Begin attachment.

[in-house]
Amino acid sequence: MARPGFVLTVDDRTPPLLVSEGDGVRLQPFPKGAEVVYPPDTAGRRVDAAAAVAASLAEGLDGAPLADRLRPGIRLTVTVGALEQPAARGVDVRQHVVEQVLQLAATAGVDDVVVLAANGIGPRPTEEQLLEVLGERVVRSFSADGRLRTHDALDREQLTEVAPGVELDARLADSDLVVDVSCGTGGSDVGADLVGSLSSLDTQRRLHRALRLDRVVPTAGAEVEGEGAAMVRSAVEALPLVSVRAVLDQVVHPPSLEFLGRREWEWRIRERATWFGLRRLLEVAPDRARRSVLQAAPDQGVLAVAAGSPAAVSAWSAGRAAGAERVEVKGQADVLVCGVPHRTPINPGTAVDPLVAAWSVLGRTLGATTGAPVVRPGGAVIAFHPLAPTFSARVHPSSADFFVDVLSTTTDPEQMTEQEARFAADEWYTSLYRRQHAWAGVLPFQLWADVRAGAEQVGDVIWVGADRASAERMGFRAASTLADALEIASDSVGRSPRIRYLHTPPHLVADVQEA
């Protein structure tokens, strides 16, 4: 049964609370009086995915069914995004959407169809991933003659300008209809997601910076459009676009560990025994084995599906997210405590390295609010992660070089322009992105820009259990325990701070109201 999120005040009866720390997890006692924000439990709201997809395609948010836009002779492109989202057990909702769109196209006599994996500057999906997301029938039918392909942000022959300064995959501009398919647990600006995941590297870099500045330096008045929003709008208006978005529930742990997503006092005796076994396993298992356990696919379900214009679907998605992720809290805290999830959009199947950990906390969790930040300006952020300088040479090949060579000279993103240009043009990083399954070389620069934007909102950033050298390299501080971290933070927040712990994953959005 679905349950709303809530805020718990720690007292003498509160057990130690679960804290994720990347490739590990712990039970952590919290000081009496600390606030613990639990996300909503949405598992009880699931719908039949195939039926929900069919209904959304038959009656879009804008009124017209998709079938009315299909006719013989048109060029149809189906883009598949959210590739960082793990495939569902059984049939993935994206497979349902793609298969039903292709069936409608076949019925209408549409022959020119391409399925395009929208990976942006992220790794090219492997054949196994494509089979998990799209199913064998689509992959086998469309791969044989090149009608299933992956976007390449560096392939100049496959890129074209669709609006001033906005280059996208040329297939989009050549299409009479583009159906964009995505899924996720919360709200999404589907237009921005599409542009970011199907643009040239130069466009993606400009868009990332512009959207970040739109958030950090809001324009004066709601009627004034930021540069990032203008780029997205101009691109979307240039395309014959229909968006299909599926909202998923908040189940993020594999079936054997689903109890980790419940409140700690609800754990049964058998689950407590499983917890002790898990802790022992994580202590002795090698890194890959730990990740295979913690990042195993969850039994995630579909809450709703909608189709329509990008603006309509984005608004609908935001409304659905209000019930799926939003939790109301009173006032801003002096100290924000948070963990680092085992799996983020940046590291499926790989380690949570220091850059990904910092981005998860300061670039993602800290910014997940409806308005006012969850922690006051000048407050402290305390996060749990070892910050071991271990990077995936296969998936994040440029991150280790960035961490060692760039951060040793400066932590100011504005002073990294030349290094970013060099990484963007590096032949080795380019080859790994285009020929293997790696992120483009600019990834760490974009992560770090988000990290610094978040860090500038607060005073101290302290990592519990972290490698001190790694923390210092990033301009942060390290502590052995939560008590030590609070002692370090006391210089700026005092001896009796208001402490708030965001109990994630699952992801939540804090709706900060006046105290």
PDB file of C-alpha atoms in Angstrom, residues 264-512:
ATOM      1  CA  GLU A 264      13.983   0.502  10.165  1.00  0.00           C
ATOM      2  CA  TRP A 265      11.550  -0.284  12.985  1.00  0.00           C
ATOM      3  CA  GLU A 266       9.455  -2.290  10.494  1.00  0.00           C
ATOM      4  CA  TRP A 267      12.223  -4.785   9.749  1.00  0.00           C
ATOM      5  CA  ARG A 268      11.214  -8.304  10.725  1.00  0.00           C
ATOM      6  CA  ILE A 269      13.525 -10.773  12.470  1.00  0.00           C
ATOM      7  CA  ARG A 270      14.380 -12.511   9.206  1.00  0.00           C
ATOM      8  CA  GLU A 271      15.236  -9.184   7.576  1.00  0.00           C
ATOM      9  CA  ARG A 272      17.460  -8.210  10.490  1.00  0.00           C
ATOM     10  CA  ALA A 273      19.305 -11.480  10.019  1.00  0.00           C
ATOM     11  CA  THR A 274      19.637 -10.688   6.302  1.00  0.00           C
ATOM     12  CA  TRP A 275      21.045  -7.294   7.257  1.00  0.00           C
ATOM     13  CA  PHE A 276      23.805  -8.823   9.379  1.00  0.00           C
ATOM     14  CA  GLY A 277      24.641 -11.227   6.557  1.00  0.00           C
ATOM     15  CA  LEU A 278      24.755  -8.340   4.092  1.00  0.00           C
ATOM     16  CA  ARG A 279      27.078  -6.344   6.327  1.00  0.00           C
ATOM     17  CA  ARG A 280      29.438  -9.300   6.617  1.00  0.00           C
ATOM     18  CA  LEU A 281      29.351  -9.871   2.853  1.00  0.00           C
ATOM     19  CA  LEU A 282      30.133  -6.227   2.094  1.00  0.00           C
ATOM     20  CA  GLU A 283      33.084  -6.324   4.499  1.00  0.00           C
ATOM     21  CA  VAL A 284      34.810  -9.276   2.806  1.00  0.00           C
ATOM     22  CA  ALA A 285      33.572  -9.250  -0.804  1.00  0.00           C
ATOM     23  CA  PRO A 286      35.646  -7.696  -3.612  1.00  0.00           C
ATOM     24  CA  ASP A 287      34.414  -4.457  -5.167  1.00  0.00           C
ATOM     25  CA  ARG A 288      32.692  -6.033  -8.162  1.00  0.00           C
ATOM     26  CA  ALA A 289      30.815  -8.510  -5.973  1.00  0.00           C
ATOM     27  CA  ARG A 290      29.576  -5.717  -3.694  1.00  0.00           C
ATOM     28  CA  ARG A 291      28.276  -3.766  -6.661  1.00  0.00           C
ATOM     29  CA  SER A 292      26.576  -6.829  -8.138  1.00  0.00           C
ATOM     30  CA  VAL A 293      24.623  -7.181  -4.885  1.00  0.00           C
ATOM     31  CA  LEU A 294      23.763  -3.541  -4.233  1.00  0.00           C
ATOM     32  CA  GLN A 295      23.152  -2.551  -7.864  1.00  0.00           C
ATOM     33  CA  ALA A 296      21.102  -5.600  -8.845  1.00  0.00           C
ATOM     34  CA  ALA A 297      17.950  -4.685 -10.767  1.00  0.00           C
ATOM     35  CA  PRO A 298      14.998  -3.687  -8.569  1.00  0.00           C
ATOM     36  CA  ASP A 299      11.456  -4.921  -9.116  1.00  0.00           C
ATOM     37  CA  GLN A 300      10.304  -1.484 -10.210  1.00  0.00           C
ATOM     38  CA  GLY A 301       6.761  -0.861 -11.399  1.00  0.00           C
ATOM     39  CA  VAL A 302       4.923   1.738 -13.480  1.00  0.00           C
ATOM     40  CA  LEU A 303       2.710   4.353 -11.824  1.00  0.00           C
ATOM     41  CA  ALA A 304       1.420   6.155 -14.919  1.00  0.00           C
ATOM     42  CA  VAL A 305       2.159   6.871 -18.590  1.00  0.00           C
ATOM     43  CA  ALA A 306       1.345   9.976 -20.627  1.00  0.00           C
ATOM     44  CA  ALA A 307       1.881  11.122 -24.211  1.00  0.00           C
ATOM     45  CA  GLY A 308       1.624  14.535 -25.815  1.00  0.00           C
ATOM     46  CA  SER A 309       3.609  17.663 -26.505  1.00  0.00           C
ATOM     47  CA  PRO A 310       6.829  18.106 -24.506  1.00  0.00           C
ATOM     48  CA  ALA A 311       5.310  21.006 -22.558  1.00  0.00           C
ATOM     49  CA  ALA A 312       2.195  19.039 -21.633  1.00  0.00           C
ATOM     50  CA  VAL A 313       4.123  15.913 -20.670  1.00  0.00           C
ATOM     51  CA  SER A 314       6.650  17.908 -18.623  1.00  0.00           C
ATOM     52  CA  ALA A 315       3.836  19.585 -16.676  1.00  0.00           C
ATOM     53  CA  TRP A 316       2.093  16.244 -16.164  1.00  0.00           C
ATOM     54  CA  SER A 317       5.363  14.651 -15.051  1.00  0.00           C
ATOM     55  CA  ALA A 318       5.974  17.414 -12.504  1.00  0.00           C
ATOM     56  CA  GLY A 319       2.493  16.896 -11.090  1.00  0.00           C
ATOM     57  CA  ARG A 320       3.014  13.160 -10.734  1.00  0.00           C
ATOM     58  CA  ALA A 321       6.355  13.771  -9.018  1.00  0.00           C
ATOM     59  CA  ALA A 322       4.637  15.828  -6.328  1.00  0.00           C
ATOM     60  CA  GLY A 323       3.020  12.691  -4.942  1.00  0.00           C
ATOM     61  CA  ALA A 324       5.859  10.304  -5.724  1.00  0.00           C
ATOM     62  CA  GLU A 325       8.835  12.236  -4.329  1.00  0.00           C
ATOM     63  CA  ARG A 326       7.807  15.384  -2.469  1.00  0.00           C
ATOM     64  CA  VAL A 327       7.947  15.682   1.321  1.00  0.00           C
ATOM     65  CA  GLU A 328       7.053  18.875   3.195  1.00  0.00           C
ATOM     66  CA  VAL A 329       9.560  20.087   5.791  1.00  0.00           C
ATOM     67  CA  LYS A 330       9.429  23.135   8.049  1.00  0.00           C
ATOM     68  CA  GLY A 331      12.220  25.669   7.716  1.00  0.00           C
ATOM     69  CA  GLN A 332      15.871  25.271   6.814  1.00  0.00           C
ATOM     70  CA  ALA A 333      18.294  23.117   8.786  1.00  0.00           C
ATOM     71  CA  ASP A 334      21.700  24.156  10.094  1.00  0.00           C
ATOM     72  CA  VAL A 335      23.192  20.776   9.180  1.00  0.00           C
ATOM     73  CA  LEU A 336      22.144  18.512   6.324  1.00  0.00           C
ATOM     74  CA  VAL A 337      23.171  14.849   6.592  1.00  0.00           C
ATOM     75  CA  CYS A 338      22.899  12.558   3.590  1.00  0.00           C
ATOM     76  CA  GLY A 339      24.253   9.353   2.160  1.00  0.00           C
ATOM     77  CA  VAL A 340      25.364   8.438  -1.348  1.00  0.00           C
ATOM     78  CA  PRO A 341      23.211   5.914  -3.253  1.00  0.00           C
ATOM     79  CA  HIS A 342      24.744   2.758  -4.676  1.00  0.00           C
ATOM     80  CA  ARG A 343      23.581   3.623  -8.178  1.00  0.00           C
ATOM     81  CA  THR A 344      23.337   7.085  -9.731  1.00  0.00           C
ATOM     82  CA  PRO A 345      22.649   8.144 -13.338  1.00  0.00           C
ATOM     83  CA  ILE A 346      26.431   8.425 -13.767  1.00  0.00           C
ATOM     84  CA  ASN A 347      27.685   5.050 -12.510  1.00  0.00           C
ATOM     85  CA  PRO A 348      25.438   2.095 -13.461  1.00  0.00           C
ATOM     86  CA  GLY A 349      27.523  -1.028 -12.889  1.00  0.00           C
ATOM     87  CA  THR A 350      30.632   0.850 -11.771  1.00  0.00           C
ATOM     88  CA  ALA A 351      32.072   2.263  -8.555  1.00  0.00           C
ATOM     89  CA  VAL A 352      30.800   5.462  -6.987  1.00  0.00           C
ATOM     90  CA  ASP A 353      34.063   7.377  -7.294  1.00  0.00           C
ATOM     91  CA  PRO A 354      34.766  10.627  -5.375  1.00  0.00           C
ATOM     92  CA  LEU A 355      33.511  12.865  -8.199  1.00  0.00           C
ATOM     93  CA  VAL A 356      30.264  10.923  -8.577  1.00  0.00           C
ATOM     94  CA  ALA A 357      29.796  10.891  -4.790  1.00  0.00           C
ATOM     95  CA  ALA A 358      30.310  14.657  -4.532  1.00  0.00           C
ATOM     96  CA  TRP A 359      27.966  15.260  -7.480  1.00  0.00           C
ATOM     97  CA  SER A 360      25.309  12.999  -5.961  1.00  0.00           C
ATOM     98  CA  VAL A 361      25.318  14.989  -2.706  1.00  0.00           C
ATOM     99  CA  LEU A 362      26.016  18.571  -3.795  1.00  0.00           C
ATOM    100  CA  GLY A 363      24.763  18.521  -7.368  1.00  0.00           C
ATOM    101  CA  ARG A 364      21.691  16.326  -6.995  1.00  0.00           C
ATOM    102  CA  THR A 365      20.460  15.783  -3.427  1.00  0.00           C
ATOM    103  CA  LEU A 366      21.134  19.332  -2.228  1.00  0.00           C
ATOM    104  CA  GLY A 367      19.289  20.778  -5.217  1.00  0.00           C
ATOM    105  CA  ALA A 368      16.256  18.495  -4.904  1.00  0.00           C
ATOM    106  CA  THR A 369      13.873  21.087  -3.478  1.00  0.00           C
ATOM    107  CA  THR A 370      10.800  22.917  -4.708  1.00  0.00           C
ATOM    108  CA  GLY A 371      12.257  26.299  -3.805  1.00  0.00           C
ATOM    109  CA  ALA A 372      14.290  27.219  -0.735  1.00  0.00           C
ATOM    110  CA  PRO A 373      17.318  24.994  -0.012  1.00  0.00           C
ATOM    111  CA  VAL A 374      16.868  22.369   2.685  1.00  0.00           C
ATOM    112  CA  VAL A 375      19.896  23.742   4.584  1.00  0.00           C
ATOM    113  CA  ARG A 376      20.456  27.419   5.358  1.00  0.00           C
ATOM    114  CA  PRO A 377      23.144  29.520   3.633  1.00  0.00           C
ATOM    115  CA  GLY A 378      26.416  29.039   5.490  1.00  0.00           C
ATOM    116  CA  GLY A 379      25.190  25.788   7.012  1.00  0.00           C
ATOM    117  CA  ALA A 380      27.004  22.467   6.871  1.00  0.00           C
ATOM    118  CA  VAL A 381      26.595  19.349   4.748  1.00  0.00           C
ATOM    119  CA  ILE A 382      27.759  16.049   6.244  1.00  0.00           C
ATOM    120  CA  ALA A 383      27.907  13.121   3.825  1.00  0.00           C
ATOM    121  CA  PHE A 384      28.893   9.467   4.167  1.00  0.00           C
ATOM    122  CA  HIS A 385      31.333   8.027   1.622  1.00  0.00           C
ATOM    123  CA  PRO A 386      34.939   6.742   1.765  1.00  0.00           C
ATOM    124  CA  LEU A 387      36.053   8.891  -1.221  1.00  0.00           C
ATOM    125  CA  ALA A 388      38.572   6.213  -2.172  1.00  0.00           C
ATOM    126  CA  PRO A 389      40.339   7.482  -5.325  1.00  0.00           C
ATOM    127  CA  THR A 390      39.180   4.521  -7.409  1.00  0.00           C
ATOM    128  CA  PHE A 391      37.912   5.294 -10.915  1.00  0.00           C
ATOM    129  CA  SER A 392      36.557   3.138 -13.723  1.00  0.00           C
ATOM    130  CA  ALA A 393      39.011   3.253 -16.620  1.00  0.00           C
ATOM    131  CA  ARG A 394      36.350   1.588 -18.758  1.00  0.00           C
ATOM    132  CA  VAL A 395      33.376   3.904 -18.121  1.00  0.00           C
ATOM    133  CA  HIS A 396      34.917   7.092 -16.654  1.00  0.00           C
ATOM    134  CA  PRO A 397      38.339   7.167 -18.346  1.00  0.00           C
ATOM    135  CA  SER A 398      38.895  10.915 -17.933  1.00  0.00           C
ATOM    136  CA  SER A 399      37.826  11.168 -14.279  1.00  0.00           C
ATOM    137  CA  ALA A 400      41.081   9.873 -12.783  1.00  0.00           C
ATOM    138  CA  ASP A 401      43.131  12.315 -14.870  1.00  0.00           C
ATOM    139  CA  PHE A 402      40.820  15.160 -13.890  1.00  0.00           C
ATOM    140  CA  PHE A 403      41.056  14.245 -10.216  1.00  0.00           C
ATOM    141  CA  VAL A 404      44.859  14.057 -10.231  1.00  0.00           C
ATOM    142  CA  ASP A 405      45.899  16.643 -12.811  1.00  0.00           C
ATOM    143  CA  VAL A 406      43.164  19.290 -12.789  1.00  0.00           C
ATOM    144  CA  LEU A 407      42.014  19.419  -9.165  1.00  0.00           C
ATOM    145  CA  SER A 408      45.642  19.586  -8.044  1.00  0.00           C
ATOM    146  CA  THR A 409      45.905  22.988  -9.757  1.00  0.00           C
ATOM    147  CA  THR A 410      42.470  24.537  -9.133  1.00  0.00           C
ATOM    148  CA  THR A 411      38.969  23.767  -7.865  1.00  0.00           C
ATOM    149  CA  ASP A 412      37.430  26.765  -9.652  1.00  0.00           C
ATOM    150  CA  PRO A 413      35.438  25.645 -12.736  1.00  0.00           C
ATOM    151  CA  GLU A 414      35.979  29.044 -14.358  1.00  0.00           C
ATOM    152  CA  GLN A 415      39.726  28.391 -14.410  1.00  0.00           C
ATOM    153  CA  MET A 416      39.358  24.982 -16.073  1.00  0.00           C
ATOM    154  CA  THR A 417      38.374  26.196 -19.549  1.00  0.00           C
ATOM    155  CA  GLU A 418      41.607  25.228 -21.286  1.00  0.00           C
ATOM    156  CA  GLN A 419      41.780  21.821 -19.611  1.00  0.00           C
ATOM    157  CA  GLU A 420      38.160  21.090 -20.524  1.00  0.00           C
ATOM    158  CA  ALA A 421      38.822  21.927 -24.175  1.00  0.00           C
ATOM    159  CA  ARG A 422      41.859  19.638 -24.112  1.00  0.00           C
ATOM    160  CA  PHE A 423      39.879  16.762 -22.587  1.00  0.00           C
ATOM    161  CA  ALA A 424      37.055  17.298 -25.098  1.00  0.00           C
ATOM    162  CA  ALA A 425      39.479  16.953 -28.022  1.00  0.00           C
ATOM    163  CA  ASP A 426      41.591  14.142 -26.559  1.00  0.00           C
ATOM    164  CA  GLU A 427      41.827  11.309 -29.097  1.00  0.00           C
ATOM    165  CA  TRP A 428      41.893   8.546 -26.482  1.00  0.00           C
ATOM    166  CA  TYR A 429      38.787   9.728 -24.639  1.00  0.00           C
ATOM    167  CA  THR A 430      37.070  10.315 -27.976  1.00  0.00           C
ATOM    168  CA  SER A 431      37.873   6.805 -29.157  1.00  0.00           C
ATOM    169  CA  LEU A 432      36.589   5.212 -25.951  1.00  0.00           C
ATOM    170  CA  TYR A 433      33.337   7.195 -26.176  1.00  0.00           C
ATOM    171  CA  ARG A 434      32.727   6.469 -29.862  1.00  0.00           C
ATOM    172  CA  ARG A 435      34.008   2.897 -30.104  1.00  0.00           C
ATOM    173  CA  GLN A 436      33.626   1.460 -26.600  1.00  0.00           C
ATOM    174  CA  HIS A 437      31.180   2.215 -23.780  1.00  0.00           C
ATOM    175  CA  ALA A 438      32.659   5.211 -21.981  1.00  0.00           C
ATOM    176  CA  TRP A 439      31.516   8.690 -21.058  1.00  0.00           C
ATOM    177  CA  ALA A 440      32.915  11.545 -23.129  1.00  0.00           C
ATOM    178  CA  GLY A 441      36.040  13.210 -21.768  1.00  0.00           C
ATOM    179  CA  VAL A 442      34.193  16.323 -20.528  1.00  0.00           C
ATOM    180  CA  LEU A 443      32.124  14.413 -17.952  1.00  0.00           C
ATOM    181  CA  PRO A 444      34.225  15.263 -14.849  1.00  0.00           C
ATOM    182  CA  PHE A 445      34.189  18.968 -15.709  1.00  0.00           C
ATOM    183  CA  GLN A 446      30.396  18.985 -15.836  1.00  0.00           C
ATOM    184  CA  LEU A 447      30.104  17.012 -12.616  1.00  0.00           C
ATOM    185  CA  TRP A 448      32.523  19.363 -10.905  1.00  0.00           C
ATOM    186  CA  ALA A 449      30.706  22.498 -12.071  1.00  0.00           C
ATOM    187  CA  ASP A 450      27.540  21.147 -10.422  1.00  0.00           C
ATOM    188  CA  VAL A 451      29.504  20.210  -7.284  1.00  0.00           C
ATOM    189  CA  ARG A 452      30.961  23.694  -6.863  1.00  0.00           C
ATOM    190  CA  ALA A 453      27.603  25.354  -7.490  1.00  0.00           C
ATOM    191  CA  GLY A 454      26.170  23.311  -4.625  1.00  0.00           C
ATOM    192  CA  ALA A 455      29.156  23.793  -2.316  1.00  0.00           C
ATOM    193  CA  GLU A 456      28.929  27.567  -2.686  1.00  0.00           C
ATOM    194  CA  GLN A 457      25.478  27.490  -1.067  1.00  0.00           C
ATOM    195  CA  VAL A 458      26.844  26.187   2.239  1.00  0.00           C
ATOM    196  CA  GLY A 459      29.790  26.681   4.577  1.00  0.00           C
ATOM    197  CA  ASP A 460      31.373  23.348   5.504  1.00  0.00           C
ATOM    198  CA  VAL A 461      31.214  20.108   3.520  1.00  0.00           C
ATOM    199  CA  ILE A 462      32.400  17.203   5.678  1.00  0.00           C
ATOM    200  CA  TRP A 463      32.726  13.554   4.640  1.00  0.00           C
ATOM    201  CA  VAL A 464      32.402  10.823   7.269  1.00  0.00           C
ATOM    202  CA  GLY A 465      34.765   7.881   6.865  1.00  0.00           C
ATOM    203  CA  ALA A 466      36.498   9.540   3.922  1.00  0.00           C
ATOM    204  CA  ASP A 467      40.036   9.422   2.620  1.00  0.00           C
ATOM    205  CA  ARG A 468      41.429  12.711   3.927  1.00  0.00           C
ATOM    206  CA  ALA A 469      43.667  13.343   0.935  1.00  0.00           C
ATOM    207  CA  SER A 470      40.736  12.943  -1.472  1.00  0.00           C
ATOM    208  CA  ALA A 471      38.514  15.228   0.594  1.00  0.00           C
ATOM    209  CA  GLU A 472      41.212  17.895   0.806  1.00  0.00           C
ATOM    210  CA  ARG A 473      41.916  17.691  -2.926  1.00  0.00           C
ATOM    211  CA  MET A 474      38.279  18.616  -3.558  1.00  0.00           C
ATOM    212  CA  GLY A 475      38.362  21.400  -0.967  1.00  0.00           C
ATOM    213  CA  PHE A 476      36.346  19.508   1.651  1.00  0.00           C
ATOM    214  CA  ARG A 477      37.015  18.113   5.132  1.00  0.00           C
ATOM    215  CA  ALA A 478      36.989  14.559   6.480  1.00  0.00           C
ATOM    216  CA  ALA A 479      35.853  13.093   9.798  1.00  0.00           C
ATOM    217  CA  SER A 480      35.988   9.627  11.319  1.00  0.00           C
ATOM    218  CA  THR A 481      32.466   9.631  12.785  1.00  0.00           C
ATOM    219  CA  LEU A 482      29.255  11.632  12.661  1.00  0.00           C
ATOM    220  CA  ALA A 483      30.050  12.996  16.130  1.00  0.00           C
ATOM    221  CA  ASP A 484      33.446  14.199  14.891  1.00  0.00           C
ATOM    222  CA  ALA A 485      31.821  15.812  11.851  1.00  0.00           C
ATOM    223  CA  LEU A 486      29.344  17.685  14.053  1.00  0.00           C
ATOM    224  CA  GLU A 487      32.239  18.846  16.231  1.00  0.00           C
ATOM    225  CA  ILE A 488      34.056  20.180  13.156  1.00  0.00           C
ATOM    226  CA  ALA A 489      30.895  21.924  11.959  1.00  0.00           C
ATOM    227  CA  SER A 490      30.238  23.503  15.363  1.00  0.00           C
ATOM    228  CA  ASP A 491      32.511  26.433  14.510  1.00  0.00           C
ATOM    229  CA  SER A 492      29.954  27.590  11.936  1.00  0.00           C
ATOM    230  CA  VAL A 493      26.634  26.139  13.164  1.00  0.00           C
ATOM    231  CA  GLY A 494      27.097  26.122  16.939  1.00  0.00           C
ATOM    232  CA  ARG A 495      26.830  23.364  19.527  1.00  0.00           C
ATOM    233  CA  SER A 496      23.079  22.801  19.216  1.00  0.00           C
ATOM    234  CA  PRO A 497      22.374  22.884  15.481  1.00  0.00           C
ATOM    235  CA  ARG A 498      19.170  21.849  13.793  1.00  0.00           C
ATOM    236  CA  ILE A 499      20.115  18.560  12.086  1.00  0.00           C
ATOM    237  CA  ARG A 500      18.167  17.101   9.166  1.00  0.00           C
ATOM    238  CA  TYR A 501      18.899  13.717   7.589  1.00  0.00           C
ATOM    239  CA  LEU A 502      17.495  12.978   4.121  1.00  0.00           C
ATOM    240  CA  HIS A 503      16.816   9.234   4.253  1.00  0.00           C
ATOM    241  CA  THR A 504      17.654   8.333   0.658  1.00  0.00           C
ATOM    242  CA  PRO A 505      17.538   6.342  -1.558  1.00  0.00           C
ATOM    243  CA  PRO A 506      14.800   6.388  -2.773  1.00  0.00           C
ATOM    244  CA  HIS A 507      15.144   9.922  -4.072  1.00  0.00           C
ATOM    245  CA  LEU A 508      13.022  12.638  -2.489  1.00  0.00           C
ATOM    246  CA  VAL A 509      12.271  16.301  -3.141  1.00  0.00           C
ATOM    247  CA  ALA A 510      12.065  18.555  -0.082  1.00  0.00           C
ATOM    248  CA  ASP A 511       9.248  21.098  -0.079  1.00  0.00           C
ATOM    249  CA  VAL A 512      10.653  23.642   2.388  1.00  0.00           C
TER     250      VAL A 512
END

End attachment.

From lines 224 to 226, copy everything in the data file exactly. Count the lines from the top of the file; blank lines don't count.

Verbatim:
ATOM    220  CA  ALA A 483      30.050  12.996  16.130  1.00  0.00           C
ATOM    221  CA  ASP A 484      33.446  14.199  14.891  1.00  0.00           C
ATOM    222  CA  ALA A 485      31.821  15.812  11.851  1.00  0.00           C